Myanmar’s pro-democracy protesters return after “the bloodiest day” since the coup

Defiant anti-coup protesters returned to cities and towns across Myanmar on Thursday after dozens of people were killed on the deadliest day of the junta’s actions, with global powers condemning the “brutal violence”.

At least 38 people died on Wednesday, according to the UN, when online images streamed out of Myanmar showing security forces firing into crowds and blood-covered bodies of protesters with bullet wounds to the head.

Myanmar’s military staged its coup on February 1, ending a decade-long experiment with democracy and sparking a mass uprising that the junta has increasingly tried to break with deadly force.

Wednesday’s violence left the United States “terrified and discouraged,” State Department spokesman Ned Price said.

“We urge all countries to speak with one voice to condemn the brutal violence of the Burmese military against its own people,” he said, referring to the country by its former name.

French President Emmanuel Macron called for an “immediate end to the repression in Myanmar”.

More than 50 people have been killed since the military takeover, UN envoy to Myanmar Christine Schraner Burgener told reporters.

On Thursday, protesters took to the streets again in Yangon and Mandalay, the country’s two largest cities, as well as other cities that have been hotspots for unrest.

In recent days, Yangon’s San Chaung township has fallen into chaos as security forces rallied to prevent anti-coup protesters from gathering.

A residential area known for its cafes, restaurants and bars, its streets were transformed on Thursday with barricades built of sandbags, decks, bricks and barbed wire.

Passers-by went for pictures of junata leader Min Aung Hlaing, who protesters kissed on the ground to slowly chase security forces who will avoid stepping on the portraits.

“Yesterday was terrible … it was devastating to learn the military in Myanmar has never changed since 1962,” activist Thinzar Shunlei Yi told AFP.

But “resistance is now our duty,” she said, promising to protest every day.

“Fear, fake news”

The junta has tried to hide its actions from the rest of the world, stifling the internet and banning Facebook – the most popular social media platform.

Six journalists were also arrested over the weekend and charged under a law prohibiting “causing fear, spreading false news or directly or indirectly agitating a government employee,” according to their lawyer Tin Zar Oo.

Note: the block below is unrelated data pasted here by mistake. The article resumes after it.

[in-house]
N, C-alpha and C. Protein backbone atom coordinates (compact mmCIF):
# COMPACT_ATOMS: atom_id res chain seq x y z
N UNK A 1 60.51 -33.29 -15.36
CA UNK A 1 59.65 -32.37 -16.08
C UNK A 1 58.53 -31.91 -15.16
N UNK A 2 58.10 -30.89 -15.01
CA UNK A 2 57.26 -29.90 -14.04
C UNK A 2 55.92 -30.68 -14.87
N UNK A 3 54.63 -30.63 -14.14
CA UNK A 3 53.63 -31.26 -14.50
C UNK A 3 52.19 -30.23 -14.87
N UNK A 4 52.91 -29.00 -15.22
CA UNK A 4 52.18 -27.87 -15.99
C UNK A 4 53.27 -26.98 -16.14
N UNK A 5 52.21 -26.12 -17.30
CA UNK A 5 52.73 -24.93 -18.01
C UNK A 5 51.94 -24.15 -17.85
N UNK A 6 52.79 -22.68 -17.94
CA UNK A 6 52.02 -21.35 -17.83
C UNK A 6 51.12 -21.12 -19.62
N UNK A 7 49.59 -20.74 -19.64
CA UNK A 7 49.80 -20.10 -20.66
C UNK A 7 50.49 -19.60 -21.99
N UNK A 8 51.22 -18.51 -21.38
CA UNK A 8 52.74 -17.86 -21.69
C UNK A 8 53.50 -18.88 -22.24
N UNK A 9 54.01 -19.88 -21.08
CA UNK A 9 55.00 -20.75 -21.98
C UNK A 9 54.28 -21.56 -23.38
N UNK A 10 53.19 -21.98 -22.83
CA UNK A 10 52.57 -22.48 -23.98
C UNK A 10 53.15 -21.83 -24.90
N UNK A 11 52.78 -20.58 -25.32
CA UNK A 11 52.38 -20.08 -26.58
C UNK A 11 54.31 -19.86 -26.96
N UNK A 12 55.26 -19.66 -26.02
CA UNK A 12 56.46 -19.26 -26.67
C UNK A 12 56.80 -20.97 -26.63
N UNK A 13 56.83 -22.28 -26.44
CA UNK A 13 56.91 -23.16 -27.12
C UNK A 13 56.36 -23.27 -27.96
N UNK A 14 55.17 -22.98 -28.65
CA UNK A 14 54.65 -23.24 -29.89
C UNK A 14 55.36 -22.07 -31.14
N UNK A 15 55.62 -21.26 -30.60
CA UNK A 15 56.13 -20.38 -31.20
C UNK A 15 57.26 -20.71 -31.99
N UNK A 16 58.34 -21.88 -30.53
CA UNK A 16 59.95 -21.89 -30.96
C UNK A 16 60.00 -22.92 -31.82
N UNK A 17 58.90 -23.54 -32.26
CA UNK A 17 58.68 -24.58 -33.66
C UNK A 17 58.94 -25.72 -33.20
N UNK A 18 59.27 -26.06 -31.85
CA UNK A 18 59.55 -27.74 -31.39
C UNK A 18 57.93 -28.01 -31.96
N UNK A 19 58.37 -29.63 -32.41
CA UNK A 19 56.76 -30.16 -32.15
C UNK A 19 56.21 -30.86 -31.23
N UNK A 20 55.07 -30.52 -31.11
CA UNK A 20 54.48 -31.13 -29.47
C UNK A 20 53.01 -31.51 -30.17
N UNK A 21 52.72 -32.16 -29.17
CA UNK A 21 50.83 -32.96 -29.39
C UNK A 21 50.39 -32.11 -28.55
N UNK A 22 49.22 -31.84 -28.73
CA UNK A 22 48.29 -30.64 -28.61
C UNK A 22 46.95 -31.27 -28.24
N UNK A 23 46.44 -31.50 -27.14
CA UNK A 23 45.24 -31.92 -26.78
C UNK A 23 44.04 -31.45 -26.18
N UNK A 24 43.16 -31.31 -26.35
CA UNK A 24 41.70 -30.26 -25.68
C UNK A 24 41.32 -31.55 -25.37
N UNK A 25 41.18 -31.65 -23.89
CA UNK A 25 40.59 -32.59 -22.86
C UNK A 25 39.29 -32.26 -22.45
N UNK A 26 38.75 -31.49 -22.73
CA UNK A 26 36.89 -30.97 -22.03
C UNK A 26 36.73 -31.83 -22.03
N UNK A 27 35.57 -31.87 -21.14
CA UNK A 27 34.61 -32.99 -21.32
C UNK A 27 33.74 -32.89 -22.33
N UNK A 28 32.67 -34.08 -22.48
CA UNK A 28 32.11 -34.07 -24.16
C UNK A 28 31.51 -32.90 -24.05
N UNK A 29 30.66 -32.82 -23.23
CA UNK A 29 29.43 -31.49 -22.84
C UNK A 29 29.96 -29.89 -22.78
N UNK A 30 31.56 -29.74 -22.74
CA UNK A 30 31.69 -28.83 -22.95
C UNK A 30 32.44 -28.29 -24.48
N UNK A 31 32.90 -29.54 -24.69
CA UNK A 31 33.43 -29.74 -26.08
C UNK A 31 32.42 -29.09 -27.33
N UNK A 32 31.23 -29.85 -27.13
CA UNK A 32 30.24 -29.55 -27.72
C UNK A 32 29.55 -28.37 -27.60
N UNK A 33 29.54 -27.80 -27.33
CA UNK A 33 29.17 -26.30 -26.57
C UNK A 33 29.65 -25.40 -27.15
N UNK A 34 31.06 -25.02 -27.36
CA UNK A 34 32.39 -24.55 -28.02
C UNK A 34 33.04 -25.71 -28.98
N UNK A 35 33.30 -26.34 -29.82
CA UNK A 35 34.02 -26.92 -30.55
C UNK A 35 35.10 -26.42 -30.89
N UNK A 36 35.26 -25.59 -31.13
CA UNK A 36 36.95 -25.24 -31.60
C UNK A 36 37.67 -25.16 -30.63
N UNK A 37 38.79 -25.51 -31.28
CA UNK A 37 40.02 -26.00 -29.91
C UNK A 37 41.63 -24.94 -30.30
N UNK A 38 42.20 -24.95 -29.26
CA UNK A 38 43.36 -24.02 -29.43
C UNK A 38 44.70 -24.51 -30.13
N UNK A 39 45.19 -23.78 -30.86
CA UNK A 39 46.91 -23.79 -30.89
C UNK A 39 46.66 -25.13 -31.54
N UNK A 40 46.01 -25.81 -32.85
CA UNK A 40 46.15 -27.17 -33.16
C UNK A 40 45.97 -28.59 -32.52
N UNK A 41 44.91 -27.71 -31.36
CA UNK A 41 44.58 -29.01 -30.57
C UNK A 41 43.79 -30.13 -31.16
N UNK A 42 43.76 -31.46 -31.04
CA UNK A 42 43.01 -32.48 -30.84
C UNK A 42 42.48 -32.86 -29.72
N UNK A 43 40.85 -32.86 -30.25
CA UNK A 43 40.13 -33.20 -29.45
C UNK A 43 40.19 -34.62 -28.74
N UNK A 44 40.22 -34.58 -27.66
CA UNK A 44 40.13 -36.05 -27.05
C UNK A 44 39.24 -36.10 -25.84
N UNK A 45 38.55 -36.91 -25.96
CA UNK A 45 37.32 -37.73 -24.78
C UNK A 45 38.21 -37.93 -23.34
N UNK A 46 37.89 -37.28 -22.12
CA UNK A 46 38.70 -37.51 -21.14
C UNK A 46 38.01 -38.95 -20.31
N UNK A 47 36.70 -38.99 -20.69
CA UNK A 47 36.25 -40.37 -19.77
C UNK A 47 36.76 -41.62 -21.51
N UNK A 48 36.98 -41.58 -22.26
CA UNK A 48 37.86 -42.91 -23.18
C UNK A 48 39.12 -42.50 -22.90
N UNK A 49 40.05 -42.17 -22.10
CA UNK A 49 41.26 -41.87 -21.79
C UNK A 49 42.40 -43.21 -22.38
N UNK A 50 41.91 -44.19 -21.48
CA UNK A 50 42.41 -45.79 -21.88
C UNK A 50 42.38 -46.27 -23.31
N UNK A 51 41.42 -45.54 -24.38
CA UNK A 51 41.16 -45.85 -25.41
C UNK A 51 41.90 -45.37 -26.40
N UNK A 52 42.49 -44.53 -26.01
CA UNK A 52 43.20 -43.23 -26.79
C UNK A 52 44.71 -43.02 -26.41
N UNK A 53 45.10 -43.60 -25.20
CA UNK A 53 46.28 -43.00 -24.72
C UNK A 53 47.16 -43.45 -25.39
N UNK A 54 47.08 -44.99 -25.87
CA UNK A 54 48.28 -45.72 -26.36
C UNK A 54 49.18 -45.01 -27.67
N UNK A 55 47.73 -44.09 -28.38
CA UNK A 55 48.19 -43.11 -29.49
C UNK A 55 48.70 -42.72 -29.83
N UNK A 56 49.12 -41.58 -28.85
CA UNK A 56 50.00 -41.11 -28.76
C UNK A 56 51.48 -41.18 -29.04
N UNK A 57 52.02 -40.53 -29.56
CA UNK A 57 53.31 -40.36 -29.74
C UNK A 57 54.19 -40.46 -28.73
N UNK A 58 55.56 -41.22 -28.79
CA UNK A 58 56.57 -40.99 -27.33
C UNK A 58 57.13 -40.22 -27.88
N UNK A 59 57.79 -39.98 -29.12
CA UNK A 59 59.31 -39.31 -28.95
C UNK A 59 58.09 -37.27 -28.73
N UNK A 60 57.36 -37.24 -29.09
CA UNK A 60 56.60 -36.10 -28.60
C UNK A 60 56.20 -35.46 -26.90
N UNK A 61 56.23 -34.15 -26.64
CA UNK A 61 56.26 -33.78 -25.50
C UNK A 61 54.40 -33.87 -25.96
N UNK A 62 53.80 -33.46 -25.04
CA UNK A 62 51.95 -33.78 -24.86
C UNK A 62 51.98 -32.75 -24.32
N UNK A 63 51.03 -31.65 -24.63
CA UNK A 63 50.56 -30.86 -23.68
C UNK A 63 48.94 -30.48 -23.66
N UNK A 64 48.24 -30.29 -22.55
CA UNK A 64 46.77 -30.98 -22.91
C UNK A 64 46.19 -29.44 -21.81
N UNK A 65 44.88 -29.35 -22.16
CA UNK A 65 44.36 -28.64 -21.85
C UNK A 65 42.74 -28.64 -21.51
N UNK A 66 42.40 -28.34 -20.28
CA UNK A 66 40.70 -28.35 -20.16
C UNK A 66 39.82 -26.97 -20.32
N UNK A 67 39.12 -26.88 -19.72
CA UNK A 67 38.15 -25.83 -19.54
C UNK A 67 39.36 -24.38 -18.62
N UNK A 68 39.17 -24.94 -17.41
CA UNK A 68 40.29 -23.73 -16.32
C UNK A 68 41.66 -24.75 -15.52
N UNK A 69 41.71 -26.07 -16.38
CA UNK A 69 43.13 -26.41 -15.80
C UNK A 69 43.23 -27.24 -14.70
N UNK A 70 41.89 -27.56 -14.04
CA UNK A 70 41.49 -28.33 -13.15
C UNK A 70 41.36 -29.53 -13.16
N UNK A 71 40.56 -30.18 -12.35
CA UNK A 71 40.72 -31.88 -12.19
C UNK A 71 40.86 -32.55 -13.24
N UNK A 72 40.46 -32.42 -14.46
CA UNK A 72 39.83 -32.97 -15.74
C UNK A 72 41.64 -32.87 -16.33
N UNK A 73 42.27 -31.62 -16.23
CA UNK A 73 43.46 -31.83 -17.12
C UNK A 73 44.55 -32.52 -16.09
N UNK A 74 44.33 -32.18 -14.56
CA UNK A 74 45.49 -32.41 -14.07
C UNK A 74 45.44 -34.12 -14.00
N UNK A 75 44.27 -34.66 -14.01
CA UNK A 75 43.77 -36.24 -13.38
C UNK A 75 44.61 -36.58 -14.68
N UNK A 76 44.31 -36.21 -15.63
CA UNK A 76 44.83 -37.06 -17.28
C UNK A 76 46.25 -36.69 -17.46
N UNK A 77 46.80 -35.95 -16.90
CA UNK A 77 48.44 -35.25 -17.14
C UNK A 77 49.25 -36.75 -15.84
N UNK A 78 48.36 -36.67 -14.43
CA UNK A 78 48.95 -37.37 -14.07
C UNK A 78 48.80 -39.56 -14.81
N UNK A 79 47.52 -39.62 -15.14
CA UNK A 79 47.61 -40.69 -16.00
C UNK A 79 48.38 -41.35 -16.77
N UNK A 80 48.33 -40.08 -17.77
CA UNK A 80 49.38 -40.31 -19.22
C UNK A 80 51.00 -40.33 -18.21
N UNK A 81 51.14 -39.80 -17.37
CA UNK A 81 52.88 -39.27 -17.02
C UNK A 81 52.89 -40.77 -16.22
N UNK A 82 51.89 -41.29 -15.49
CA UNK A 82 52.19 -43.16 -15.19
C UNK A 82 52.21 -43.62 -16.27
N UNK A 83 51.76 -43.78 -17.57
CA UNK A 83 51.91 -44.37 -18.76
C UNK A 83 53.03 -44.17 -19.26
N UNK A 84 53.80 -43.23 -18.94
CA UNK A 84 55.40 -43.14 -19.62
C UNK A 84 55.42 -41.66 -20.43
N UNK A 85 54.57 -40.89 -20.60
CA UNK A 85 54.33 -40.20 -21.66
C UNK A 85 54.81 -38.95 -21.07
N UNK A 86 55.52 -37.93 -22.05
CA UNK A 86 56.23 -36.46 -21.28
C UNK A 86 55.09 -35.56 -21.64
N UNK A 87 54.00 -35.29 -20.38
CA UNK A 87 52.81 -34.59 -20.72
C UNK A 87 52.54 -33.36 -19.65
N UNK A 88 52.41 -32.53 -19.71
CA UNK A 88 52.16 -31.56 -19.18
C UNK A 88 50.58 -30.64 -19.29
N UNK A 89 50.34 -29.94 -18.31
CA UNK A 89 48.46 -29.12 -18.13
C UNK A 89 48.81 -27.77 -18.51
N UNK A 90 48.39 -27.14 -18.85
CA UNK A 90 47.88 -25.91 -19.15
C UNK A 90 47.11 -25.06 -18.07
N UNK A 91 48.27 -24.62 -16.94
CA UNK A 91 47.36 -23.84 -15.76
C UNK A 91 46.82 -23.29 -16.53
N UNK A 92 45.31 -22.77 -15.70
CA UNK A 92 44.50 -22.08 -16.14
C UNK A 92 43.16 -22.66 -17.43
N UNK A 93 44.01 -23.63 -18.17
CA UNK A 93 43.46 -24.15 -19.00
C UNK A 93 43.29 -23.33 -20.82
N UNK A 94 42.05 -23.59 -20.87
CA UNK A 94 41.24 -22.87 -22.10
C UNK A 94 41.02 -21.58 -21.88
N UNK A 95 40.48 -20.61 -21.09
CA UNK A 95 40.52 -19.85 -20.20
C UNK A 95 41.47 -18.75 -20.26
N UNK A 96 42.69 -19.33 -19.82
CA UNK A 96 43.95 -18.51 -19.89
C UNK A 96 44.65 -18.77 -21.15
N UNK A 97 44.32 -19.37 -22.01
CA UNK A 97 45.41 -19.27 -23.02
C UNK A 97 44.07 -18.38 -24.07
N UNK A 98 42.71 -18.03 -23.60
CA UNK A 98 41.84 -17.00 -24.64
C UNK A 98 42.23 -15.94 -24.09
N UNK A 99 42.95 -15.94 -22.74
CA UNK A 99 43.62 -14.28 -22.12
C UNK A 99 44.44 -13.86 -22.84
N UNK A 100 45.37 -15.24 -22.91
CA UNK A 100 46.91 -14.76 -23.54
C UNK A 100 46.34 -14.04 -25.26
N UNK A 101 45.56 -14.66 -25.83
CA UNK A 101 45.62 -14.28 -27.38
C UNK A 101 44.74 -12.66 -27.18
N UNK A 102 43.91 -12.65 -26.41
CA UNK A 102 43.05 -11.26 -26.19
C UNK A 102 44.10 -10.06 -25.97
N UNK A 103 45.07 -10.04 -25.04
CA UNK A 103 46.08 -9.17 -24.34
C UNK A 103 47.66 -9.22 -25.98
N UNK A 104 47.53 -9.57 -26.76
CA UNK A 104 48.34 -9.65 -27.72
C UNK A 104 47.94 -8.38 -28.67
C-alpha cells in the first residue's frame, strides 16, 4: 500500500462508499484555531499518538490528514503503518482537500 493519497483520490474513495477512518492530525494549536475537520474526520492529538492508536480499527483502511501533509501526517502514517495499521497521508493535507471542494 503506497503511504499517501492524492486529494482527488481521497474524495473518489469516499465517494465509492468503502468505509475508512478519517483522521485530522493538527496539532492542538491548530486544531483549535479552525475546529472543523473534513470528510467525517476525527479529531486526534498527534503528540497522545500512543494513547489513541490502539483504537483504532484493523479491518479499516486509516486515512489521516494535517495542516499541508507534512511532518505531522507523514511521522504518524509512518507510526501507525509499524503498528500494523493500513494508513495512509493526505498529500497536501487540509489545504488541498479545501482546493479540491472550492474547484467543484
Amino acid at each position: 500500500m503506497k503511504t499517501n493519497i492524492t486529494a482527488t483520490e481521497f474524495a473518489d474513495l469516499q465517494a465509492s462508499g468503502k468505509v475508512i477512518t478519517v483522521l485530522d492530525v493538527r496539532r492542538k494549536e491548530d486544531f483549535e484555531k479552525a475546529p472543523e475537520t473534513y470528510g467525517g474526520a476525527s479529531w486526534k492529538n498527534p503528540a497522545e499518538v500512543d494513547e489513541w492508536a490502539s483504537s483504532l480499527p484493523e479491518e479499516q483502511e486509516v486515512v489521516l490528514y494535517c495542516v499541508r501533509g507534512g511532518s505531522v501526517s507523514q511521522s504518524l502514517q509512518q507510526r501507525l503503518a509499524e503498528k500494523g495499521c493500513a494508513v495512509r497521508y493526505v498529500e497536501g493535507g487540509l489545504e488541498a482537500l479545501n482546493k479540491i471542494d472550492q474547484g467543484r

Among them was Associated Press photographer Thein Zaw, who was arrested on Saturday when he covered a coup against Yangon. Video emerged on Wednesday that he was being held in a chokehold by the police when he was arrested.

But protesters, civilian journalists and some media groups have continued to send pictures from Myanmar, and on Thursday the funeral of a 19-year-old woman who was killed in Mandalay was streamed live on Facebook.

The victim, Kyal Sin, was wearing a t-shirt marked “Everything will be OK” with large letters on the front when she was shot in the head.

Security forces have arrested nearly 1,500 people since the start of the coup, 1,200 of whom are still being held, according to the Assistance Association for Political Prisoners (AAPP).

The group said it had documented more than 50 deaths, as it reported on teens and people in their 20s who had been shot in the head and chest.

One of the first people to be imprisoned at the beginning of the coup was Aung San Suu Kyi, the head of the civilian government and a heroine for most of Myanmar to lead the resistance against the former dictatorship.

Suu Kyi’s National League for Democracy won the election in November last year with a landslide, a result that set the stage for the military’s influence to be diluted.

The junta justified its coup by making unfounded allegations that Suu Kyi’s party made the choice.

Suu Kyi, 75, is reportedly being held in Naypyidaw, the isolated capital that the military built during its decades-long dictatorship.


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